These vectors may be targeted to a particular cell type via antibodies, receptors, or receptor ligands. The following references are examples of the use of this technology to target specific proteins to tumor tissue and are incorporated by reference herein (Senter, et al., Bioconjugate Chem., 2:447-451, (1991); Bagshawe, K. D., Br. J. Cancer, 60:275-281, (1989); Bagshawe, et al., Br. J. Cancer, 58:700-703, (1988); Senter, et al., Bioconjugate Chem., 4:3-9, (1993); Battelli, et al., Cancer Immunol. Immunother., 35:421-425, (1992); Pietersz and McKenzie, Immunolog. Reviews, 129:57-80, (1992); and Roffler, et al., Biochem. Pharmacol, 42:2062-2065, (1991)). These techniques can be used for a variety of other specific cell types. Vehicles such as "stealth" and other antibody conjugated liposomes (including lipid-mediated drug targeting to colonic carcinoma), receptor-mediated targeting of DNA through cell specific ligands, lymphocyte-directed tumor targeting, and highly specific therapeutic retroviral targeting of murine glioma cells in vivo. The following references are examples of the use of this technology to target specific proteins to tumor tissue and are incorporated by reference herein (Hughes et al., Cancer Research, 49:6214-6220, (1989); and Litzinger and Huang, Biochimica et Biophysica Acta, 1104:179-187, (1992)). In general, receptors are involved in pathways of endocytosis, either constitutive or ligand induced. These receptors cluster in clathrin-coated pits, enter the cell via clathrin-coated vesicles, pass through an acidified endosome in which the receptors are sorted, and then either recycle to the cell surface, become stored intracellularly, or are degraded in lysosomes. The internalization pathways serve a variety of functions, such as nutrient uptake, removal of activated proteins, clearance of macromolecules, opportunistic entry of viruses and toxins, dissociation and degradation of ligand, and receptor-level regulation. Many receptors follow more than one intracellular pathway, depending on the cell type, receptor concentration, type of ligand, ligand valency, and ligand concentration. Molecular and cellular mechanisms of receptor-mediated endocytosis have been reviewed (Brown and Greene, DNA and Cell Biology 10:6, 399-409 (1991)).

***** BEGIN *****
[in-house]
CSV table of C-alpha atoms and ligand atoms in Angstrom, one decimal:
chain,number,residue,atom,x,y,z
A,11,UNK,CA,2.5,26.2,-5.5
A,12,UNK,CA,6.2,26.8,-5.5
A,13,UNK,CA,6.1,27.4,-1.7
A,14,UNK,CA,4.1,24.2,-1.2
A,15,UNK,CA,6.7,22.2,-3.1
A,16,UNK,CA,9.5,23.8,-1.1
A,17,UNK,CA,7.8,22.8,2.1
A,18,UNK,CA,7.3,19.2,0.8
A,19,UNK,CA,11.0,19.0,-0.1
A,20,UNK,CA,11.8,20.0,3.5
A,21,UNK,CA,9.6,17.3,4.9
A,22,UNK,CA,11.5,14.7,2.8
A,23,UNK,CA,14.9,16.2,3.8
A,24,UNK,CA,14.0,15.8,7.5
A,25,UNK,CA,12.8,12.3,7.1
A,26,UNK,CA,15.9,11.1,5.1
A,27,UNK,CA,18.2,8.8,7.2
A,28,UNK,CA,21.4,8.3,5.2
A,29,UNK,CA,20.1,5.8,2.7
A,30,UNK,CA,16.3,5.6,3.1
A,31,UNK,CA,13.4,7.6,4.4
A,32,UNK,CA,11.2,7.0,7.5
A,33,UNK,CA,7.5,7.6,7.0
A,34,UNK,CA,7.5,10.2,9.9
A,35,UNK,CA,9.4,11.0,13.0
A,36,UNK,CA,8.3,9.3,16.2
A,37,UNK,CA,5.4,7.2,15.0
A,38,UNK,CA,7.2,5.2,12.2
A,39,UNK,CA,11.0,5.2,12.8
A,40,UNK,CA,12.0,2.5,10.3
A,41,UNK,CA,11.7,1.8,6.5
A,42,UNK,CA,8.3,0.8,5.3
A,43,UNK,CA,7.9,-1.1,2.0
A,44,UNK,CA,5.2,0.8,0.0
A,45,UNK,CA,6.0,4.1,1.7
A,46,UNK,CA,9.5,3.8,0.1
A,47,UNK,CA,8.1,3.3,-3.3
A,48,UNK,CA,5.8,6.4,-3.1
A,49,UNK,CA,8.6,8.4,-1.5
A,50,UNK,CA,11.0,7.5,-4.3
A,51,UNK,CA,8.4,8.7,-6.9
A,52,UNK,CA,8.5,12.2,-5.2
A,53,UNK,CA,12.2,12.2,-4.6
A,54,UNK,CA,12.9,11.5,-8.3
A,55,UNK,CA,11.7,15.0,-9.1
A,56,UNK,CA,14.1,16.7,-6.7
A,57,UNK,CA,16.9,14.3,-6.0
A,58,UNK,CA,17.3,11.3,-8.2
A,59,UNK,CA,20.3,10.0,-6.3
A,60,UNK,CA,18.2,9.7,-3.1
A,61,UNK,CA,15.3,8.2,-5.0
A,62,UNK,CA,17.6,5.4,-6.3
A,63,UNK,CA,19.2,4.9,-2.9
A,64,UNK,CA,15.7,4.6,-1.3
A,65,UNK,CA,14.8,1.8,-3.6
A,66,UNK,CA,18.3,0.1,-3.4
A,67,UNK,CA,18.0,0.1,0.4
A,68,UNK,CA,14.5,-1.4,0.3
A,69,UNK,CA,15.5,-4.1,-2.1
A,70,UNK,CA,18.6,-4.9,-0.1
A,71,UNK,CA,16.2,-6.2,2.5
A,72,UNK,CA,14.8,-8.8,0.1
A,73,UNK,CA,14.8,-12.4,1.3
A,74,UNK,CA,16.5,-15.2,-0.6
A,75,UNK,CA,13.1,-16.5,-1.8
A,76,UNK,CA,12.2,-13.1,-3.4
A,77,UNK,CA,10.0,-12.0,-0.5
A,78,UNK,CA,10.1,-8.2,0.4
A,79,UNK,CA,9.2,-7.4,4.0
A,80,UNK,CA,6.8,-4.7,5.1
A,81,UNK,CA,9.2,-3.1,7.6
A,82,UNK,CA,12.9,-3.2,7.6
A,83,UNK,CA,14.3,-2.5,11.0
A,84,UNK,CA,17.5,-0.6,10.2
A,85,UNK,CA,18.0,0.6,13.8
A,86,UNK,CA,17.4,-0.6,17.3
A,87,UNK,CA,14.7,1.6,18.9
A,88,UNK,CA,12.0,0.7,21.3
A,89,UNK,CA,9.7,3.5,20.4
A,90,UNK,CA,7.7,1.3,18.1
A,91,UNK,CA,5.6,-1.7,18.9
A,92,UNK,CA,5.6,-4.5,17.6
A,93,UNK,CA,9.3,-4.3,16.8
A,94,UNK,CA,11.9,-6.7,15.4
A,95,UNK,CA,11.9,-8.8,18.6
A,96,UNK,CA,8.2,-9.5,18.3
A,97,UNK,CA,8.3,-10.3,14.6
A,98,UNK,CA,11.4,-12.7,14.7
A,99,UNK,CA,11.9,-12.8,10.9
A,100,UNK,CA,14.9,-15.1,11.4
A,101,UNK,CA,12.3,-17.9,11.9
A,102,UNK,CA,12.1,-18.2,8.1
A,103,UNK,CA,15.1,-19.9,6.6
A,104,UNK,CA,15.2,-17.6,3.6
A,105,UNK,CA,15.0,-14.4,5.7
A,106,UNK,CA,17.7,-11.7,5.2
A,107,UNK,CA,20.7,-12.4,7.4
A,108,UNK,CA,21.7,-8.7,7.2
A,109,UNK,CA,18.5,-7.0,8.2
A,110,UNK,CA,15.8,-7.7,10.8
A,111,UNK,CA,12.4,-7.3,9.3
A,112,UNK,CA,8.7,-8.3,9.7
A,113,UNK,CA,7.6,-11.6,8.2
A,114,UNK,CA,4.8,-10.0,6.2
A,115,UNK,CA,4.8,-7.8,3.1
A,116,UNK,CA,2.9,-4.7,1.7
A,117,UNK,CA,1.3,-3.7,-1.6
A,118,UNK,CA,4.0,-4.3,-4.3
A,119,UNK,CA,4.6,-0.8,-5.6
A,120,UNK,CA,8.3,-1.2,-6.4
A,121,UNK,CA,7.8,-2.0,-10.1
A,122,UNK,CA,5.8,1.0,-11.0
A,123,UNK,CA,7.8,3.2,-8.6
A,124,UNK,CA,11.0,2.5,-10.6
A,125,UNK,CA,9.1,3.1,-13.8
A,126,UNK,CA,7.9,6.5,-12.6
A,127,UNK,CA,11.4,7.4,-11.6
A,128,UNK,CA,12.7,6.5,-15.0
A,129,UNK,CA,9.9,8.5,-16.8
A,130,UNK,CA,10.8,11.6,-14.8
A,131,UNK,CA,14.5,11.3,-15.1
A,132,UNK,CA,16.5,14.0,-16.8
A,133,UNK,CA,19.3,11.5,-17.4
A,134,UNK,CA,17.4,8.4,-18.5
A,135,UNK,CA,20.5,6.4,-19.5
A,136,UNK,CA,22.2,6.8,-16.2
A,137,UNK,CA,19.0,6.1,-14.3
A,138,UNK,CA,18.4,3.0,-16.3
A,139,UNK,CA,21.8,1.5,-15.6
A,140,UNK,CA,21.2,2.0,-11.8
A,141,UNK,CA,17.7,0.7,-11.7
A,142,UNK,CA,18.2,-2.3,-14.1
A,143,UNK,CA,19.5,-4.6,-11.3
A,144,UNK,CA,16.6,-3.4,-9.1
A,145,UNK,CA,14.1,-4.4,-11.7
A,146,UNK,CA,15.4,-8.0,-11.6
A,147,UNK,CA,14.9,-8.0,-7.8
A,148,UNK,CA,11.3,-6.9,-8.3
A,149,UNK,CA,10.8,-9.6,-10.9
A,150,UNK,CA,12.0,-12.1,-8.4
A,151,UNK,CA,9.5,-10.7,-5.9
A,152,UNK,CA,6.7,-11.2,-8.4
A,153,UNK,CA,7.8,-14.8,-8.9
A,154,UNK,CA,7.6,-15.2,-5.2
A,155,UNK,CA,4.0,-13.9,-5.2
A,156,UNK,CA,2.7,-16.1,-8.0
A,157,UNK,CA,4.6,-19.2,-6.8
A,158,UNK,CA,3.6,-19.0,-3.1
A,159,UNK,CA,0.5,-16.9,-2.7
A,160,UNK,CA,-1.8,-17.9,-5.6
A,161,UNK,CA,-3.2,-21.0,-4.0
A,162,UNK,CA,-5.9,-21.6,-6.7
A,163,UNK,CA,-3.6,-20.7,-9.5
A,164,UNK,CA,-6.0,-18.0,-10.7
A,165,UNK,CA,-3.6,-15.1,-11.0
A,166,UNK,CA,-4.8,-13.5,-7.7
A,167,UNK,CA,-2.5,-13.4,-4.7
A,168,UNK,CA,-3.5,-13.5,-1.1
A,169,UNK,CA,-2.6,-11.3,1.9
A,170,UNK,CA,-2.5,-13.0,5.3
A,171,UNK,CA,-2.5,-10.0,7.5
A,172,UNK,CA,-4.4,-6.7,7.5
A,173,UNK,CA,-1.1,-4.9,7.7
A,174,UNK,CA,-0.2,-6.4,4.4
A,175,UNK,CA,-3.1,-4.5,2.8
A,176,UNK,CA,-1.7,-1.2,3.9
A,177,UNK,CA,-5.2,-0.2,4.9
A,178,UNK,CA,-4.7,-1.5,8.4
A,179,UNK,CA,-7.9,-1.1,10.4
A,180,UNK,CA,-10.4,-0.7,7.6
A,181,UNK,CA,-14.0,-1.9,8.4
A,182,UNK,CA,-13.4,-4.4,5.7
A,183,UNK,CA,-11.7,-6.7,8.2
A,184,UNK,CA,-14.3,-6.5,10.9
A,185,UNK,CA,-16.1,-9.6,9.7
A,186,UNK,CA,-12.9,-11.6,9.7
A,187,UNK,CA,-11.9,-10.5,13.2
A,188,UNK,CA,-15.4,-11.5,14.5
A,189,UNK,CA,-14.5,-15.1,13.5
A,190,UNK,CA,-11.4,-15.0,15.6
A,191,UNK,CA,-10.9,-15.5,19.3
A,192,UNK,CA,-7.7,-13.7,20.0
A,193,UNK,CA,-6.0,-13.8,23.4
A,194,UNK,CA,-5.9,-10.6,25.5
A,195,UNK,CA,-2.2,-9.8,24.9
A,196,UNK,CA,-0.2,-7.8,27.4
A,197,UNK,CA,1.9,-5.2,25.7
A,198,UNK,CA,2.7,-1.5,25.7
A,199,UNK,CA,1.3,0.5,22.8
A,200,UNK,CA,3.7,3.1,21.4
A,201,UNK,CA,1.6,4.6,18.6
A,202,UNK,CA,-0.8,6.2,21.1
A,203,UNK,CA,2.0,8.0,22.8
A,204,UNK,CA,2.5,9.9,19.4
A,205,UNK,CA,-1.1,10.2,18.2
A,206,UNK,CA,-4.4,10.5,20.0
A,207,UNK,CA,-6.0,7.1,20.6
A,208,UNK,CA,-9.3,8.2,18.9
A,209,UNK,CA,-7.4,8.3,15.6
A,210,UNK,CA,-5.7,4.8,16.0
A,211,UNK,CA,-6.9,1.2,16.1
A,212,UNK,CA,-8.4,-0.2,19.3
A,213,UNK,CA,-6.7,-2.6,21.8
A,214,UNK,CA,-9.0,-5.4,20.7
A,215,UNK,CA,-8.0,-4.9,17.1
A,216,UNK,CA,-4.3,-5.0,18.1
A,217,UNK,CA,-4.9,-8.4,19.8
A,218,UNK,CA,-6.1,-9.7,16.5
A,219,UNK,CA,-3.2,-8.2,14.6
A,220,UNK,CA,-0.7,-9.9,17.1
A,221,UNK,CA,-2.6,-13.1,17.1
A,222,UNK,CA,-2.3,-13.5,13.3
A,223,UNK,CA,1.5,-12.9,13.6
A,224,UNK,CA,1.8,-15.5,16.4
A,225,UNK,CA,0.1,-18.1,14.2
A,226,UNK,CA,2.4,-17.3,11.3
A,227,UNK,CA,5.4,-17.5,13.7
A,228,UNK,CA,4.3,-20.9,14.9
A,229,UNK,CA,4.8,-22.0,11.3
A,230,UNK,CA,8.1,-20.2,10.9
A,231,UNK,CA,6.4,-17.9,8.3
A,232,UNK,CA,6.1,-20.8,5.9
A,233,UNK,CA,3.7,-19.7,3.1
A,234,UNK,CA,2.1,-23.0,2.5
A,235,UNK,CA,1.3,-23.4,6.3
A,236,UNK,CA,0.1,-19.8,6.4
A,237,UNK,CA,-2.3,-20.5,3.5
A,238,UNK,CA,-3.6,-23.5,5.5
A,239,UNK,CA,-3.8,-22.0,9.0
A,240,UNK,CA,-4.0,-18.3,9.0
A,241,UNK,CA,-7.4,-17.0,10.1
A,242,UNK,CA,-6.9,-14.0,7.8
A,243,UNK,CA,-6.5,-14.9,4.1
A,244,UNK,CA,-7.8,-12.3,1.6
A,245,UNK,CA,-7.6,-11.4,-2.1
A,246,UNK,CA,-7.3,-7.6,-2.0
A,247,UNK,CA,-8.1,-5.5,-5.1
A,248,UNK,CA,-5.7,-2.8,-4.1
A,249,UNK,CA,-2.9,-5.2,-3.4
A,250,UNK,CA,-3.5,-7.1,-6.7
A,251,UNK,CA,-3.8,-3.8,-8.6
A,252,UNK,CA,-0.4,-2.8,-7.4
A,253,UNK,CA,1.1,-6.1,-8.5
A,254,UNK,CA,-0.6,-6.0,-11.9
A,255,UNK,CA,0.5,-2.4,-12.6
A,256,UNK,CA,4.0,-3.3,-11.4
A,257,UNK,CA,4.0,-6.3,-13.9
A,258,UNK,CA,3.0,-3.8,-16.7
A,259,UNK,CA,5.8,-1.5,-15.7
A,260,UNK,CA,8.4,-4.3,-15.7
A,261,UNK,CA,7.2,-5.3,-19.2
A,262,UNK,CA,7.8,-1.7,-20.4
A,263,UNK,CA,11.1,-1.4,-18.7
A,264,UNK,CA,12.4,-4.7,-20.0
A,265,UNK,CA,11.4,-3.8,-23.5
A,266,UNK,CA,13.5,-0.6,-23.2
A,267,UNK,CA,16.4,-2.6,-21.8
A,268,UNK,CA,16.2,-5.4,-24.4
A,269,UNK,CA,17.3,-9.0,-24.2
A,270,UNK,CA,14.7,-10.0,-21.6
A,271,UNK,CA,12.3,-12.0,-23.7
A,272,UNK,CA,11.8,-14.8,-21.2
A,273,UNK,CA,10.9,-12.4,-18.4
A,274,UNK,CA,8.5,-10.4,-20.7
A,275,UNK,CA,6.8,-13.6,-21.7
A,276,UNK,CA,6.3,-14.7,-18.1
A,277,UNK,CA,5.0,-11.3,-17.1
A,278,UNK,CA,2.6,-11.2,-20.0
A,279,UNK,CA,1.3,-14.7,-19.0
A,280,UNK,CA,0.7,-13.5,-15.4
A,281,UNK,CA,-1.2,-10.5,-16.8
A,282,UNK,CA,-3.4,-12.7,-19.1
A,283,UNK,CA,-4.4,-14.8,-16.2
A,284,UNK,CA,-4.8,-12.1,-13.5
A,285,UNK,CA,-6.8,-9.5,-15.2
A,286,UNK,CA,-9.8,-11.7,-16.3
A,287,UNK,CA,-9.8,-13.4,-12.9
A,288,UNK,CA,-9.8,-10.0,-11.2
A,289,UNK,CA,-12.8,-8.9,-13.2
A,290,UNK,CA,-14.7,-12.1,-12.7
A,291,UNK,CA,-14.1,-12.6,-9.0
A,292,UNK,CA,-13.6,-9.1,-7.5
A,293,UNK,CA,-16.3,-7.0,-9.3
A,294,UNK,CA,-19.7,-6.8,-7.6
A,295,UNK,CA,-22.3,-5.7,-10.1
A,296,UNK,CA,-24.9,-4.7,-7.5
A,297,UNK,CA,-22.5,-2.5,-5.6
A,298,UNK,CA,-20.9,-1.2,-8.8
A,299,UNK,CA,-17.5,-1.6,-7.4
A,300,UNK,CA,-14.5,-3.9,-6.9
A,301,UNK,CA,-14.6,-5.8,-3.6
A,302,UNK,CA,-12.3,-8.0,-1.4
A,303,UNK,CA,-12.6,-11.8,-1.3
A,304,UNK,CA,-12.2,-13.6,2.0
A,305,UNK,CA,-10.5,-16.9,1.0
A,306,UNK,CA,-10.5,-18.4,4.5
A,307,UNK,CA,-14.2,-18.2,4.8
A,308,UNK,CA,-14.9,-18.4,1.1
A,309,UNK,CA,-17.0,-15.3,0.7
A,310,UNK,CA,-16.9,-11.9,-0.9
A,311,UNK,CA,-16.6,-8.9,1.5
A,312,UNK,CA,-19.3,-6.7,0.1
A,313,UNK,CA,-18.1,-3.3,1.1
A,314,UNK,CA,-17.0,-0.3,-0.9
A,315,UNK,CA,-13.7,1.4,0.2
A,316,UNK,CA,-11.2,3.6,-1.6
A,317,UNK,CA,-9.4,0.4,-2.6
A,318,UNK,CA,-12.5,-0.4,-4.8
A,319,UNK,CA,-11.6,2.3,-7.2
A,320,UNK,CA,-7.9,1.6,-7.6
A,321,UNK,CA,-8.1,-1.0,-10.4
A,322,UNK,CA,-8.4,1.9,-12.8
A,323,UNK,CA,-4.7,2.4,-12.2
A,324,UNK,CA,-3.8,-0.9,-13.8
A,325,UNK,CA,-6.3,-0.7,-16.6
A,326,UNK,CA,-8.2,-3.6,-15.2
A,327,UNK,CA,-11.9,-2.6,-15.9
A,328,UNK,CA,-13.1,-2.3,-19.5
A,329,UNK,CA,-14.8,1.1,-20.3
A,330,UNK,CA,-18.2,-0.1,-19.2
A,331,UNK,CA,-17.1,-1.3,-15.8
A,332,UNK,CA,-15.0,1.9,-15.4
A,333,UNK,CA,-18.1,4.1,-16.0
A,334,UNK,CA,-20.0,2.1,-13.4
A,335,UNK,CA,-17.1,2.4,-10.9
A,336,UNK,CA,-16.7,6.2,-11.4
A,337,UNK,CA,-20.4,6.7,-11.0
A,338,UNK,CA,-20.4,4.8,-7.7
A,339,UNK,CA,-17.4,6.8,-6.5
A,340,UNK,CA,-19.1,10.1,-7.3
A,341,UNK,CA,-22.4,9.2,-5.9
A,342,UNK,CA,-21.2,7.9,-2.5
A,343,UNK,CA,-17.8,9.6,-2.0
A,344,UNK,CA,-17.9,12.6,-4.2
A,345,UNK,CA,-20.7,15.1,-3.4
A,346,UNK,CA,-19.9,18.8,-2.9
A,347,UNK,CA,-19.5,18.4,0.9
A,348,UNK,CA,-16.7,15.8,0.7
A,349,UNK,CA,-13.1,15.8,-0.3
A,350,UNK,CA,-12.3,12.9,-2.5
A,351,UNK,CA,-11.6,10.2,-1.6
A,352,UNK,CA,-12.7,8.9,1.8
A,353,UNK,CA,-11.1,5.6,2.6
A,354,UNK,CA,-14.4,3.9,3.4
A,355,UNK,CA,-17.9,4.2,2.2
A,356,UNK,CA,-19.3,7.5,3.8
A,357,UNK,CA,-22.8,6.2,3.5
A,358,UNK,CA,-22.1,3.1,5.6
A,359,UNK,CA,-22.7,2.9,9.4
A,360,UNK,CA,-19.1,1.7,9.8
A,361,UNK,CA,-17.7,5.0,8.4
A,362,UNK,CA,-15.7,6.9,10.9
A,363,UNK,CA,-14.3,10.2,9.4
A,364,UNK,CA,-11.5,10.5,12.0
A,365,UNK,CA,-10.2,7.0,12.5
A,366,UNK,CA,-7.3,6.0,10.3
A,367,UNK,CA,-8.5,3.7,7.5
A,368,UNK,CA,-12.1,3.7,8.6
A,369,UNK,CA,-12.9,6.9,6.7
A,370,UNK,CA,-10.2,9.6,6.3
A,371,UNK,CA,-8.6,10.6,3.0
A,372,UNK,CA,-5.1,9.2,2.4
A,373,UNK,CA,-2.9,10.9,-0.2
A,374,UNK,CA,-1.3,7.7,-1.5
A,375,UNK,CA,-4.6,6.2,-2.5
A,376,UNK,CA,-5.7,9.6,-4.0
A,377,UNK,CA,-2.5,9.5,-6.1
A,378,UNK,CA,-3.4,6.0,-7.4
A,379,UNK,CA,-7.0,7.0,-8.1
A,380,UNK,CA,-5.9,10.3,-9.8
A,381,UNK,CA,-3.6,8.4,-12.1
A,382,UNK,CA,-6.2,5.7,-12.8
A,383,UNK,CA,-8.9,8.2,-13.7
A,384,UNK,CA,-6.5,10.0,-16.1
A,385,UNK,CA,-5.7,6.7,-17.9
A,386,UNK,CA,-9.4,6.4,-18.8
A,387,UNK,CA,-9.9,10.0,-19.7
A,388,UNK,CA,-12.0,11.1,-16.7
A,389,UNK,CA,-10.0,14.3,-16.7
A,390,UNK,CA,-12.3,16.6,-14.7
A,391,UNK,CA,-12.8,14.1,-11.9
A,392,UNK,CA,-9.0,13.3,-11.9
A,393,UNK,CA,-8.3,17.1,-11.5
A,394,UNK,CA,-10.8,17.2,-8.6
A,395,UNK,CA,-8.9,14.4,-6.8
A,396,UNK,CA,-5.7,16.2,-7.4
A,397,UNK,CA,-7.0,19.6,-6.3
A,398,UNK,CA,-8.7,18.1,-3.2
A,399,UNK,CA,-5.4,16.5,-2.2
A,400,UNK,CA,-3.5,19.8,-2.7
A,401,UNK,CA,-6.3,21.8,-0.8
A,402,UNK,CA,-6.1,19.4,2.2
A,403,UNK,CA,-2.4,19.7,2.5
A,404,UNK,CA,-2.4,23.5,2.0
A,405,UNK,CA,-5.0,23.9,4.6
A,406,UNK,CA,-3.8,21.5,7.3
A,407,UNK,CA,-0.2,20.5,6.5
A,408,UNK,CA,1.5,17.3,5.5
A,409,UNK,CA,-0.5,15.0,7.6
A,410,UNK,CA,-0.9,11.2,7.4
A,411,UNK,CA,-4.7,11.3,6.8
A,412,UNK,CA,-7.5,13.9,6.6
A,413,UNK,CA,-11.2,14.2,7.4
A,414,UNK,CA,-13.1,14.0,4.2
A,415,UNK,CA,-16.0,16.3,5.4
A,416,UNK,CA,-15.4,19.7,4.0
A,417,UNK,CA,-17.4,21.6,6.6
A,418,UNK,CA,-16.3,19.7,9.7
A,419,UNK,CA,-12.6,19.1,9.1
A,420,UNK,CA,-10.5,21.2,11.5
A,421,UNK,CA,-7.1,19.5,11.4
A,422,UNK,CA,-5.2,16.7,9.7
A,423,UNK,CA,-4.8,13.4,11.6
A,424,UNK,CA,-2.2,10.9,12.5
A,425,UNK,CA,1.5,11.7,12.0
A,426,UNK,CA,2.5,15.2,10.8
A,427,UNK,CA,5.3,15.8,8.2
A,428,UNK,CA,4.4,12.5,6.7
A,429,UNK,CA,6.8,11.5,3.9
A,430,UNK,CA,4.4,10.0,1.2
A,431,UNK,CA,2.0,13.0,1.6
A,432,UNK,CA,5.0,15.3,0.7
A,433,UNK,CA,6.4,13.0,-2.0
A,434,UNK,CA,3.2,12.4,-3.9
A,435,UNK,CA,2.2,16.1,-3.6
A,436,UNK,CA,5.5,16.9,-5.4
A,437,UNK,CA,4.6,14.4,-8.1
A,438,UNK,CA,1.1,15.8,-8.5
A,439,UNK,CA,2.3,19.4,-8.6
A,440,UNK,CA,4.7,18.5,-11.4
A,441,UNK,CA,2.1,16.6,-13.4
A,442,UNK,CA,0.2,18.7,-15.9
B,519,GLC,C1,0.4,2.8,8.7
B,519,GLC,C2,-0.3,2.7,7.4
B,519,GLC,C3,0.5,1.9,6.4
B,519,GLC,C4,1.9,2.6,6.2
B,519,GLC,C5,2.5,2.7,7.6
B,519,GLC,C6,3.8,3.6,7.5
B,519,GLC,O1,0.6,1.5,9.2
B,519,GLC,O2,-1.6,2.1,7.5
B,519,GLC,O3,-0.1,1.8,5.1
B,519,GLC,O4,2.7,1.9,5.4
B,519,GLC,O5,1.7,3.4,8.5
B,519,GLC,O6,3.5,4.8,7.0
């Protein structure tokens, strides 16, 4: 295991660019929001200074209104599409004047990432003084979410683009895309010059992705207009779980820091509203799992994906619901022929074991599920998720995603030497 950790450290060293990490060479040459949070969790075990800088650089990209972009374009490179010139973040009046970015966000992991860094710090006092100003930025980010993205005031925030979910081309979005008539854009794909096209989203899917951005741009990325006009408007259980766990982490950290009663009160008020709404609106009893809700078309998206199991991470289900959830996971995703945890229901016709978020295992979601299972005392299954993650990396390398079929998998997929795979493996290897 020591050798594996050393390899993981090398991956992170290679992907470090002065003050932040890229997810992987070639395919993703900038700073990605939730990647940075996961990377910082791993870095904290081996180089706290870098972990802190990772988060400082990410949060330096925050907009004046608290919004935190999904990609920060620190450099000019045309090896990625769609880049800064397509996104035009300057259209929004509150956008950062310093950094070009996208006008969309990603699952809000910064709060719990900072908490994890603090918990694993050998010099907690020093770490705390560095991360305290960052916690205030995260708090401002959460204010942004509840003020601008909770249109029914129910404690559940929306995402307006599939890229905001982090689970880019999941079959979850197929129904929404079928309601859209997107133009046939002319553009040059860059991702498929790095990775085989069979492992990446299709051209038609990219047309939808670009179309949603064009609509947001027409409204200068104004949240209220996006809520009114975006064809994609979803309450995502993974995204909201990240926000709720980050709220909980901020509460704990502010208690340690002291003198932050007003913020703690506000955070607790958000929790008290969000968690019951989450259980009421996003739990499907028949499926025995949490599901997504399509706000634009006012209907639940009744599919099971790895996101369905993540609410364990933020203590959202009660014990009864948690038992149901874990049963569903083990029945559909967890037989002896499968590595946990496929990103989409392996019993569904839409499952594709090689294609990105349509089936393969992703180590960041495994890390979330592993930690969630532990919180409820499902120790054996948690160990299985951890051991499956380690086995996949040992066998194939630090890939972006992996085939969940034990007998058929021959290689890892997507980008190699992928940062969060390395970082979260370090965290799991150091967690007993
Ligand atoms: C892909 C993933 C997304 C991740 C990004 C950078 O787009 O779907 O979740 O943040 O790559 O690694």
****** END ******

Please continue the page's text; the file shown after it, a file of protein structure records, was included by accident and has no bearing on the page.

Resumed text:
Nucleic acids that are delivered to cells which are to be integrated into the host cell genome typically contain integration sequences. These sequences are often viral related sequences, particularly when viral based systems are used. These viral integration systems can also be incorporated into nucleic acids which are to be delivered using a non-nucleic acid based system of deliver, such as a liposome, so that the nucleic acid contained in the delivery system can be come integrated into the host genome.
Faslg Domains and Loss of Function Mutations
Rattus norvegicus Fas Ligand is a 278 amino acid (AA) protein. The protein consists of two module forms; the membrane form and soluble form. The membrane form is composed of AA 1-278, and the soluble form is composed of AA 127-278. The protein contains multiple protein domains. A cytoplasmic topological domain consists of AA 1-77; a extracellular topological domain consists of AA 100-278; a type II transmembrane protein single anchor domain consists of AA 78-99; a proline rich domain consists of AA 4-69; a poly-proline domain consists of AA 45-58. The Rattus norvegicus Fas Ligand protein contains one cleavage site at AA 126-127; glycosylation modification sites at AA 116. 247, 256; and disulfide bond connecting AA 199 and 230. The Faslg gene mRNA consists of 1417 base pairs with a coding sequence between base pairs 74-910.
Zhao et al. (Arch. Pharm. Res. 32(4), 575-581: 2009) Found that by 305 through 370 are essential for Faslg mediated of apoptosis by activation of Caspases 8 and 9.